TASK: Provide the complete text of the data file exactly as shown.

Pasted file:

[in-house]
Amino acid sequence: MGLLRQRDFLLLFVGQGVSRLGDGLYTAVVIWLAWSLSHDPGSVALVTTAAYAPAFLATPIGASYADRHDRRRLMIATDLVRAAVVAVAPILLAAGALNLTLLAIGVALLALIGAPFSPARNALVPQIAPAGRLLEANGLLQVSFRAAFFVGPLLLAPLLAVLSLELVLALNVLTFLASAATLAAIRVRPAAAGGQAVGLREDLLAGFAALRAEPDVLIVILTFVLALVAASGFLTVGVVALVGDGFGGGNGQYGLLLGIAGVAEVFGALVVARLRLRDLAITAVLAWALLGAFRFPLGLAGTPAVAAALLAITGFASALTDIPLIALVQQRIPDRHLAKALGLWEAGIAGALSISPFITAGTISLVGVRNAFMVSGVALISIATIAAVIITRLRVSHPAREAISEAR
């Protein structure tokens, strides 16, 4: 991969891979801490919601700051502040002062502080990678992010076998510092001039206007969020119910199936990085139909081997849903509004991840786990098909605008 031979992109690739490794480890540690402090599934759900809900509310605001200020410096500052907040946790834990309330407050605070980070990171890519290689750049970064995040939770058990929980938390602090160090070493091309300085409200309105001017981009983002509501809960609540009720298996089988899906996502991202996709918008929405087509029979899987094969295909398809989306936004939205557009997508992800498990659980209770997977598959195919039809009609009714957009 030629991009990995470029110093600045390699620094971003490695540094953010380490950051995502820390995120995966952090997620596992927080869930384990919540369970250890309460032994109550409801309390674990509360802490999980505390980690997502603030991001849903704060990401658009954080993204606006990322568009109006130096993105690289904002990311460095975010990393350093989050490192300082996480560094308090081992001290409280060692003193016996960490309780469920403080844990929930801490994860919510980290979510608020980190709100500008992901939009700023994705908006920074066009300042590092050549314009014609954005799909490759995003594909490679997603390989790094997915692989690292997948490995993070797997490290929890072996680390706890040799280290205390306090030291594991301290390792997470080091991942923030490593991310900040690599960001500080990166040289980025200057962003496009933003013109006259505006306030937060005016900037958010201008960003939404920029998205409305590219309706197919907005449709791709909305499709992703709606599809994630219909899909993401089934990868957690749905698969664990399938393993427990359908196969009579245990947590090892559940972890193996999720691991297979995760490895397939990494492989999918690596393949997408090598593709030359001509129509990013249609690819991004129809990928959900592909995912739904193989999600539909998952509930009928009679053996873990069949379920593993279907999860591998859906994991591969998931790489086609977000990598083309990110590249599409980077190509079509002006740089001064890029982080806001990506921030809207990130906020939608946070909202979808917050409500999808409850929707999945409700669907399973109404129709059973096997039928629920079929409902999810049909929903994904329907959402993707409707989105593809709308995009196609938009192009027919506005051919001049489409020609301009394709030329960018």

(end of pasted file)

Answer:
[in-house]
Amino acid sequence: MGLLRQRDFLLLFVGQGVSRLGDGLYTAVVIWLAWSLSHDPGSVALVTTAAYAPAFLATPIGASYADRHDRRRLMIATDLVRAAVVAVAPILLAAGALNLTLLAIGVALLALIGAPFSPARNALVPQIAPAGRLLEANGLLQVSFRAAFFVGPLLLAPLLAVLSLELVLALNVLTFLASAATLAAIRVRPAAAGGQAVGLREDLLAGFAALRAEPDVLIVILTFVLALVAASGFLTVGVVALVGDGFGGGNGQYGLLLGIAGVAEVFGALVVARLRLRDLAITAVLAWALLGAFRFPLGLAGTPAVAAALLAITGFASALTDIPLIALVQQRIPDRHLAKALGLWEAGIAGALSISPFITAGTISLVGVRNAFMVSGVALISIATIAAVIITRLRVSHPAREAISEAR
């Protein structure tokens, strides 16, 4: 991969891979801490919601700051502040002062502080990678992010076998510092001039206007969020119910199936990085139909081997849903509004991840786990098909605008 031979992109690739490794480890540690402090599934759900809900509310605001200020410096500052907040946790834990309330407050605070980070990171890519290689750049970064995040939770058990929980938390602090160090070493091309300085409200309105001017981009983002509501809960609540009720298996089988899906996502991202996709918008929405087509029979899987094969295909398809989306936004939205557009997508992800498990659980209770997977598959195919039809009609009714957009 030629991009990995470029110093600045390699620094971003490695540094953010380490950051995502820390995120995966952090997620596992927080869930384990919540369970250890309460032994109550409801309390674990509360802490999980505390980690997502603030991001849903704060990401658009954080993204606006990322568009109006130096993105690289904002990311460095975010990393350093989050490192300082996480560094308090081992001290409280060692003193016996960490309780469920403080844990929930801490994860919510980290979510608020980190709100500008992901939009700023994705908006920074066009300042590092050549314009014609954005799909490759995003594909490679997603390989790094997915692989690292997948490995993070797997490290929890072996680390706890040799280290205390306090030291594991301290390792997470080091991942923030490593991310900040690599960001500080990166040289980025200057962003496009933003013109006259505006306030937060005016900037958010201008960003939404920029998205409305590219309706197919907005449709791709909305499709992703709606599809994630219909899909993401089934990868957690749905698969664990399938393993427990359908196969009579245990947590090892559940972890193996999720691991297979995760490895397939990494492989999918690596393949997408090598593709030359001509129509990013249609690819991004129809990928959900592909995912739904193989999600539909998952509930009928009679053996873990069949379920593993279907999860591998859906994991591969998931790489086609977000990598083309990110590249599409980077190509079509002006740089001064890029982080806001990506921030809207990130906020939608946070909202979808917050409500999808409850929707999945409700669907399973109404129709059973096997039928629920079929409902999810049909929903994904329907959402993707409707989105593809709308995009196609938009192009027919506005051919001049489409020609301009394709030329960018």